“My advice is to make the high school or secondary school experience an end in itself – not a means to an end. What universities are really looking for are children who have learned, who have made the most of their opportunities, who have experienced something and really engaged with that experience.”
Find the Best School
When a child is about to begin his or her schooling, parents have a lot to keep in mind as they begin their search to find the best school. At school, students form many of the friendships that influence them fundamentally, so a compatible peer group is important. At the right educational institution, children meet faculty who have the potential to become mentors and role models. The classes and extracurricular activities kids take introduce them to subjects and activities that may become lifelong passions, setting them on the right path to college admissions and a successful life.
As a result of these and several other factors, the right school placement is essential. As parents begin their school search, it is crucial to remain focused on the needs of the child. It is easy to let friends and colleagues, school rankings or social status, influence one’s decision, but the needs of the child are paramount.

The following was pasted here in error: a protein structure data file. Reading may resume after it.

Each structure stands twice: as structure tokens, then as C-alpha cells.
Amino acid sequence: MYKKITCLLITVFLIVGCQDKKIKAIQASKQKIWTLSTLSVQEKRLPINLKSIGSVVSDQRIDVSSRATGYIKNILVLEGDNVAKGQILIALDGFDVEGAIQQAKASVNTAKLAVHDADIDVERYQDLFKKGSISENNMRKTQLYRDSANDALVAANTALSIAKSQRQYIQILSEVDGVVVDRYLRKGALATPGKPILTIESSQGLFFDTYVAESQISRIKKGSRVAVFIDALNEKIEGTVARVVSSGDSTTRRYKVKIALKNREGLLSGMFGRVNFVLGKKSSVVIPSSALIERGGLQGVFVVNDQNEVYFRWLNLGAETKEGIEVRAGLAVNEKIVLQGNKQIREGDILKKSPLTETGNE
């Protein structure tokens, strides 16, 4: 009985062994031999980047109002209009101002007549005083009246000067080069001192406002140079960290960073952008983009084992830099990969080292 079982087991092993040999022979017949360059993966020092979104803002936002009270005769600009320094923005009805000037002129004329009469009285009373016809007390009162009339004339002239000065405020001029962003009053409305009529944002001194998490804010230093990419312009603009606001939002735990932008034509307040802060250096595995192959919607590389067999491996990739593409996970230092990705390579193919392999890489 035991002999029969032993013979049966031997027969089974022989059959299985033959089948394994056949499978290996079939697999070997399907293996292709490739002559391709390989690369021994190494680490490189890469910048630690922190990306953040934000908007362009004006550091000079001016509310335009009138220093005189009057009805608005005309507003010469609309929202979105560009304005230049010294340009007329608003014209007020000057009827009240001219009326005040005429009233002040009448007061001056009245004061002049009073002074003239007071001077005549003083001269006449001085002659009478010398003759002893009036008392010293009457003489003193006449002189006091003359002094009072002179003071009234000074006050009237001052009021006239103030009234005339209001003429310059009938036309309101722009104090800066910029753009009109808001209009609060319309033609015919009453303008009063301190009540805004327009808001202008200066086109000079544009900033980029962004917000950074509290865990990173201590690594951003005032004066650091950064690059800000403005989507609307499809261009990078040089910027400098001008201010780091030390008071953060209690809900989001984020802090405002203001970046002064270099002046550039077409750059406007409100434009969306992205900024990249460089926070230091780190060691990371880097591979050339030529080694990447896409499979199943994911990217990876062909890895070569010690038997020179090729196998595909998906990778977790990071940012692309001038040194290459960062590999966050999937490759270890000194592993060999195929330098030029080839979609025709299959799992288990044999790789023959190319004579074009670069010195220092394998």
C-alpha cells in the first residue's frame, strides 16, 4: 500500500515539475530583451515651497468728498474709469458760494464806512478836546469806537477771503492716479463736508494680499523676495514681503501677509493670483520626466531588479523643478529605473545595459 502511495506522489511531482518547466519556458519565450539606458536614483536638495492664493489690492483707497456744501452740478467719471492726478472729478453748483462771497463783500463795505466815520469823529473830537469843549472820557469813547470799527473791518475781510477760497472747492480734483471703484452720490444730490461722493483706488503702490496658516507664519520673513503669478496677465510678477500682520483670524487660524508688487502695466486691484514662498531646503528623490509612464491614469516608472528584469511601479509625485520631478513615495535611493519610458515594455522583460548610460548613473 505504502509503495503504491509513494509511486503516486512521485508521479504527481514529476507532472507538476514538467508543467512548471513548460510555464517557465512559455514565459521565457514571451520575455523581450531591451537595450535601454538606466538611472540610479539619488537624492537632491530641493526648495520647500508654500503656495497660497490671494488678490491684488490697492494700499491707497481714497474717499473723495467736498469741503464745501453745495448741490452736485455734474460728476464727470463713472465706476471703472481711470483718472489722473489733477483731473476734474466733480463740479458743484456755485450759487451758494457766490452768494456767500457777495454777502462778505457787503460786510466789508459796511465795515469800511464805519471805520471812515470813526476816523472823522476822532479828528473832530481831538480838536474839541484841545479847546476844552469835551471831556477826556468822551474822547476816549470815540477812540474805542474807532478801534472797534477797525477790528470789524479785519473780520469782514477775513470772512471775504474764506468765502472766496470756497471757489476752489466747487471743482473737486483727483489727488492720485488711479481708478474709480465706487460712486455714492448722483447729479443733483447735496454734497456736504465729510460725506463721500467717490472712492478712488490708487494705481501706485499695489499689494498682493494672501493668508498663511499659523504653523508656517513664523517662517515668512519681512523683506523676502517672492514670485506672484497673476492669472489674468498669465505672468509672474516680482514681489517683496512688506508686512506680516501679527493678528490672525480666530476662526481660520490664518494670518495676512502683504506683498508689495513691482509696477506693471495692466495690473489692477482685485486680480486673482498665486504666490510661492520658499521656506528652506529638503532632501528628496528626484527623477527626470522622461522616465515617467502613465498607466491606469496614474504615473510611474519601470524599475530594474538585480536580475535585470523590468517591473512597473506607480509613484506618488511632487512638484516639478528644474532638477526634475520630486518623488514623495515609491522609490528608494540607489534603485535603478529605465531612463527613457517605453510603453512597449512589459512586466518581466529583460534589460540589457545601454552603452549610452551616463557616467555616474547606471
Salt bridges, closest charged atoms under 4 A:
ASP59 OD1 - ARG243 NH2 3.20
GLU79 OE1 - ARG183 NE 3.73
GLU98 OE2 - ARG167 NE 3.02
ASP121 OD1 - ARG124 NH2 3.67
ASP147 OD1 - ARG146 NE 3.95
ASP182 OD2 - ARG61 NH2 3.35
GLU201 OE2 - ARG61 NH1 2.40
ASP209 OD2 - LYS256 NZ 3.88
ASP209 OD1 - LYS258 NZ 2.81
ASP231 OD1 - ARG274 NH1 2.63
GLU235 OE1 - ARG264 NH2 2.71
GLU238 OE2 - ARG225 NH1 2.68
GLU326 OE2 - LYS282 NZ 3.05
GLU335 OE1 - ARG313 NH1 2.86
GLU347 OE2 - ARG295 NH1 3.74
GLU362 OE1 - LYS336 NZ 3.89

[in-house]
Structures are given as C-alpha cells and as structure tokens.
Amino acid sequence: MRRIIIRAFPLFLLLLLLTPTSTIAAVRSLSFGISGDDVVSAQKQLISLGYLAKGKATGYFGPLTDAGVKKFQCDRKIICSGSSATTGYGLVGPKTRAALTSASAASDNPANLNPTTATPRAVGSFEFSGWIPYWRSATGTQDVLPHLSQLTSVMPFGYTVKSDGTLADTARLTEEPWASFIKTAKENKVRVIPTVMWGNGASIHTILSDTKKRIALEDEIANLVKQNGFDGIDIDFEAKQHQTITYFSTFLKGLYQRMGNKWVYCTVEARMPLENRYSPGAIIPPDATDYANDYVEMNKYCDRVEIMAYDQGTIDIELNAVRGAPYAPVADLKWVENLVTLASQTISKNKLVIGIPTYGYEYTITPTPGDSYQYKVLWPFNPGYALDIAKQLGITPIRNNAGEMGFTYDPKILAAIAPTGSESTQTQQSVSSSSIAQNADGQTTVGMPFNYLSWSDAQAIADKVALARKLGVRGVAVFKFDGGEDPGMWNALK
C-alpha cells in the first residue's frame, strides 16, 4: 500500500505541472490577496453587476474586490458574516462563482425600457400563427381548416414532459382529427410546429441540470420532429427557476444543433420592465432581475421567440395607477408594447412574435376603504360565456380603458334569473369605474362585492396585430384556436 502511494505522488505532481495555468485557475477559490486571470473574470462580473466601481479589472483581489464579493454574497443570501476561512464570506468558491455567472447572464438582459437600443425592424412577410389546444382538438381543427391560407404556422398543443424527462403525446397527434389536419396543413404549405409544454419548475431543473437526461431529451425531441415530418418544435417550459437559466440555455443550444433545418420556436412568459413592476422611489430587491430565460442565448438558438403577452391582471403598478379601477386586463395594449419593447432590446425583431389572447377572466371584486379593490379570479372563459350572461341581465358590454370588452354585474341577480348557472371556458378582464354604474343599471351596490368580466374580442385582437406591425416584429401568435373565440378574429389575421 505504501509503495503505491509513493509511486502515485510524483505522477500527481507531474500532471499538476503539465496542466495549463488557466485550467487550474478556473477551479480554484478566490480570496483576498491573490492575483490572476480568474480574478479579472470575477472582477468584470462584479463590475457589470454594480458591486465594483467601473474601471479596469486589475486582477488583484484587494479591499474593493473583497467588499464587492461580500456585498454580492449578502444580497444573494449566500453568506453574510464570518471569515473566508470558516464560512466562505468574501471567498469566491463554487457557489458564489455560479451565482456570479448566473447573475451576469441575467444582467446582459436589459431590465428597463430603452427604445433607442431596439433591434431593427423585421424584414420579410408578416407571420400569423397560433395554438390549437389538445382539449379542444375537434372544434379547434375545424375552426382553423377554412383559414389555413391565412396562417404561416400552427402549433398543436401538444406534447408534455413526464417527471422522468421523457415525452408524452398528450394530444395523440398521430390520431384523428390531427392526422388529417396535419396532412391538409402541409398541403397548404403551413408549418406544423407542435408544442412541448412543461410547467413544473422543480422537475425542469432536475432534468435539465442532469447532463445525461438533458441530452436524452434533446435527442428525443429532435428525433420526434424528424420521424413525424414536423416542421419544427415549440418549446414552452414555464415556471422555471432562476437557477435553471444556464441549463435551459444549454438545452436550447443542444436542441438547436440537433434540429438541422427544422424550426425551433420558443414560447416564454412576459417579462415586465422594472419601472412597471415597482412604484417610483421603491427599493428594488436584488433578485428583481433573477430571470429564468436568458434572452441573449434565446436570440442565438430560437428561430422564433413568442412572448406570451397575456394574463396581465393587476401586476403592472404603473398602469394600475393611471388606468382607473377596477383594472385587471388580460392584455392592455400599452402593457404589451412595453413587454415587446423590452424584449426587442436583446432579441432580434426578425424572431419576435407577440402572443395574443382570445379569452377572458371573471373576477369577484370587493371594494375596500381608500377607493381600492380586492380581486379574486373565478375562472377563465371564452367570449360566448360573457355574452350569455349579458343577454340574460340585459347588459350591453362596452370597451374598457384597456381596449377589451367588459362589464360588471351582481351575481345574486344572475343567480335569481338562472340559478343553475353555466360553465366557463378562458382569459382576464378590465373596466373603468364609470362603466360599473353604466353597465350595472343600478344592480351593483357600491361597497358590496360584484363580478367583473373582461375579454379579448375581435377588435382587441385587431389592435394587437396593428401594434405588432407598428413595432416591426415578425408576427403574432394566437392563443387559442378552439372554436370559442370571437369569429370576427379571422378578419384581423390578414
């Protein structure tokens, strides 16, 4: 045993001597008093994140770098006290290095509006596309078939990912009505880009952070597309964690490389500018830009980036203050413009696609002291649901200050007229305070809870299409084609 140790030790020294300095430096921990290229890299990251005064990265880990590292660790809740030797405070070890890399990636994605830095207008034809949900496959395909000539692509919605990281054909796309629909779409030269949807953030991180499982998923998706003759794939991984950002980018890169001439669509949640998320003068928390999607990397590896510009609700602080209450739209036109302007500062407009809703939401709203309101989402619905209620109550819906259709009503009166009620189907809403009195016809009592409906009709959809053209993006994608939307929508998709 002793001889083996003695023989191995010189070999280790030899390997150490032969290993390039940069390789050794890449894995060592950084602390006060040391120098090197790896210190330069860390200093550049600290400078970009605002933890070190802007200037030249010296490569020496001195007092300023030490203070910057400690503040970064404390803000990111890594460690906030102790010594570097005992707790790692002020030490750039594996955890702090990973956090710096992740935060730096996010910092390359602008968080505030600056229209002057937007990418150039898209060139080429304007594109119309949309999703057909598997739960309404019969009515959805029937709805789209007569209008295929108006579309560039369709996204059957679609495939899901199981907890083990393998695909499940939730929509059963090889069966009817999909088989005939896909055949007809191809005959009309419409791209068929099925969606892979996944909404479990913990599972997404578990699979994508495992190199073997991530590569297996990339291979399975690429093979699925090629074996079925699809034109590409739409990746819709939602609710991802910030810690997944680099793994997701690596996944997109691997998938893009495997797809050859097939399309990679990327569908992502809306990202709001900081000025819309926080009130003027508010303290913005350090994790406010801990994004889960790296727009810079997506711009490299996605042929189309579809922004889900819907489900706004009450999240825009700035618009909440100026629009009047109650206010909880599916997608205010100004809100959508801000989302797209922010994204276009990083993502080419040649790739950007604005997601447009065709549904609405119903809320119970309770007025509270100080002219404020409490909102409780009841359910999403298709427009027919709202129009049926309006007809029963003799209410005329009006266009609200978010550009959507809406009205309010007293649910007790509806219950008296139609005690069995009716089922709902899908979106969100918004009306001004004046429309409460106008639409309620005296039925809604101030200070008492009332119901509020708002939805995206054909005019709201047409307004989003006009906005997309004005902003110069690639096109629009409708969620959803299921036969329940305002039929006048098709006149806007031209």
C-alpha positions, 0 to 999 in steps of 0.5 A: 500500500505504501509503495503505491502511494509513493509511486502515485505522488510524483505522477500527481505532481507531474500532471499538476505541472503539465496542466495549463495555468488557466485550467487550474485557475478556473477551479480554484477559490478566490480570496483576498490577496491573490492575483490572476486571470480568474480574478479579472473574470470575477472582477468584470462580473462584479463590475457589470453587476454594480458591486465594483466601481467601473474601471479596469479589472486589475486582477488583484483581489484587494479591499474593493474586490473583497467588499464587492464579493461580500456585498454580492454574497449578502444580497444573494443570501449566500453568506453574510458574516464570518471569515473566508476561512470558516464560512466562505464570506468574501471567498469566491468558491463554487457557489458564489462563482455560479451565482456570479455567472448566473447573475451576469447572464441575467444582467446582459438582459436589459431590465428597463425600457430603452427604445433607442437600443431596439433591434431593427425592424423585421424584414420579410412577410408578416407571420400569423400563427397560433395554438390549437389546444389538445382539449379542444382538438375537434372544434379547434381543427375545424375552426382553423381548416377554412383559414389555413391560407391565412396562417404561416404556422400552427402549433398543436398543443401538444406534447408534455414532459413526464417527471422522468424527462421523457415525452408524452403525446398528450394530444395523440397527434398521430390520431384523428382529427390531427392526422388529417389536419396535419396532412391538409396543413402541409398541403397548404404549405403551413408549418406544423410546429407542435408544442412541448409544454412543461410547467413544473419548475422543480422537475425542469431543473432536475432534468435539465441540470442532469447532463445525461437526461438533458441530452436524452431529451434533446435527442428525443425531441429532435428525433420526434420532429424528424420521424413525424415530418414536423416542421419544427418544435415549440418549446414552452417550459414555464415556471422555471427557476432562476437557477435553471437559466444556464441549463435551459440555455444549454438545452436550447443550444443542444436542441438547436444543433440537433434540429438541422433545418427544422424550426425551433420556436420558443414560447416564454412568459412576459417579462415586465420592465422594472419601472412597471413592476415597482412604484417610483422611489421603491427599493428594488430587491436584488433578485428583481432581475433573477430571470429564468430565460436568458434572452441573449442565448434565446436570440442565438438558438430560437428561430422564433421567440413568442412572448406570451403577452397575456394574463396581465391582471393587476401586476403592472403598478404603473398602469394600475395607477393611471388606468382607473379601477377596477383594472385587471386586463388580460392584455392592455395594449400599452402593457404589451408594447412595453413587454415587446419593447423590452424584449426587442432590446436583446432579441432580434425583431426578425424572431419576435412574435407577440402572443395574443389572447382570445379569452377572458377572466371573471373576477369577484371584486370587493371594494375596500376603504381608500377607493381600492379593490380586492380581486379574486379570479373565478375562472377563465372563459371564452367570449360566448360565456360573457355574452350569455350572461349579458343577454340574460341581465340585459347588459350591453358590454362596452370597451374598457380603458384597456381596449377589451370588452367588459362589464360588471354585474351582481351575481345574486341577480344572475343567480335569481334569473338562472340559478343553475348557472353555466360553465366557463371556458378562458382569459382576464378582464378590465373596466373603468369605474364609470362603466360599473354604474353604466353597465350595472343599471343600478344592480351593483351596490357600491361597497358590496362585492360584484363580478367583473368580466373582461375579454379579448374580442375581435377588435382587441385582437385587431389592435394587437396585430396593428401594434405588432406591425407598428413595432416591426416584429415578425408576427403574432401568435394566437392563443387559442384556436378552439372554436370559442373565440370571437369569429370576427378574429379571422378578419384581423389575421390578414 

Although you may have a good understanding of your child and their needs, it helps to sit down with him or her and ask questions that can help guide your school search. Depending on a child’s personality traits, certain types of schools will better suit his or her needs in the short-term as well as the long-term.
For example, a student who is shy or more of an introvert may get lost in a public school setting where larger class sizes tend to be the norm. If the same child is placed in a private school, parents may notice a remarkable change in their son or daughter as he or she receives attention and encouragement from teachers and peers. A child who starts in a nurturing educational environment may later thrive in a larger setting once he or she has developed skills and confidence.
Although separation from the family is not right for every child, boarding schools may benefit many children in the long run. Some children who may not thrive in a day school may find that the programs offered by boarding schools throughout the day, evenings and weekends, supplemented by extra support if needed, make a tremendous difference for a child – both academically and socially.
In the case of children who demonstrate above-average intelligence or special talents, who are not getting the most out of their current education, parents may find private schools or schools for gifted children to be a better learning environment.